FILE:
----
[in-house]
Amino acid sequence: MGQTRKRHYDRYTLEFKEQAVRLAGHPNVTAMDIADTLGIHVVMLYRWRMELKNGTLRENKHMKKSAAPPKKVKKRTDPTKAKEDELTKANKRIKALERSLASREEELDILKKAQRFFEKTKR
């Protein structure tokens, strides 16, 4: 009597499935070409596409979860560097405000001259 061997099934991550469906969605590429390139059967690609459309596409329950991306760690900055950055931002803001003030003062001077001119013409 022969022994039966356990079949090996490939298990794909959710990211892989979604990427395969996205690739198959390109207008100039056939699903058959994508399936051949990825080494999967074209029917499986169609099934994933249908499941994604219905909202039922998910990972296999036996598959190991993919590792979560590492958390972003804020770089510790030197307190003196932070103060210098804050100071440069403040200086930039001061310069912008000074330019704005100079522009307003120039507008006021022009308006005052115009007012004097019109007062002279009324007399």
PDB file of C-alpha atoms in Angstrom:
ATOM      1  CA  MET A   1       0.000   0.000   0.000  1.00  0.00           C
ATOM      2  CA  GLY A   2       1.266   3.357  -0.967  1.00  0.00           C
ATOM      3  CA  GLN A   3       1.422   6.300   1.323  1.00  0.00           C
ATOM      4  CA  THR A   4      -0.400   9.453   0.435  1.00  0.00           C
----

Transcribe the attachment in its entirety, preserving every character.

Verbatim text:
[in-house]
Amino acid sequence: MGQTRKRHYDRYTLEFKEQAVRLAGHPNVTAMDIADTLGIHVVMLYRWRMELKNGTLRENKHMKKSAAPPKKVKKRTDPTKAKEDELTKANKRIKALERSLASREEELDILKKAQRFFEKTKR
């Protein structure tokens, strides 16, 4: 009597499935070409596409979860560097405000001259 061997099934991550469906969605590429390139059967690609459309596409329950991306760690900055950055931002803001003030003062001077001119013409 022969022994039966356990079949090996490939298990794909959710990211892989979604990427395969996205690739198959390109207008100039056939699903058959994508399936051949990825080494999967074209029917499986169609099934994933249908499941994604219905909202039922998910990972296999036996598959190991993919590792979560590492958390972003804020770089510790030197307190003196932070103060210098804050100071440069403040200086930039001061310069912008000074330019704005100079522009307003120039507008006021022009308006005052115009007012004097019109007062002279009324007399």
PDB file of C-alpha atoms in Angstrom:
ATOM      1  CA  MET A   1       0.000   0.000   0.000  1.00  0.00           C
ATOM      2  CA  GLY A   2       1.266   3.357  -0.967  1.00  0.00           C
ATOM      3  CA  GLN A   3       1.422   6.300   1.323  1.00  0.00           C
ATOM      4  CA  THR A   4      -0.400   9.453   0.435  1.00  0.00           C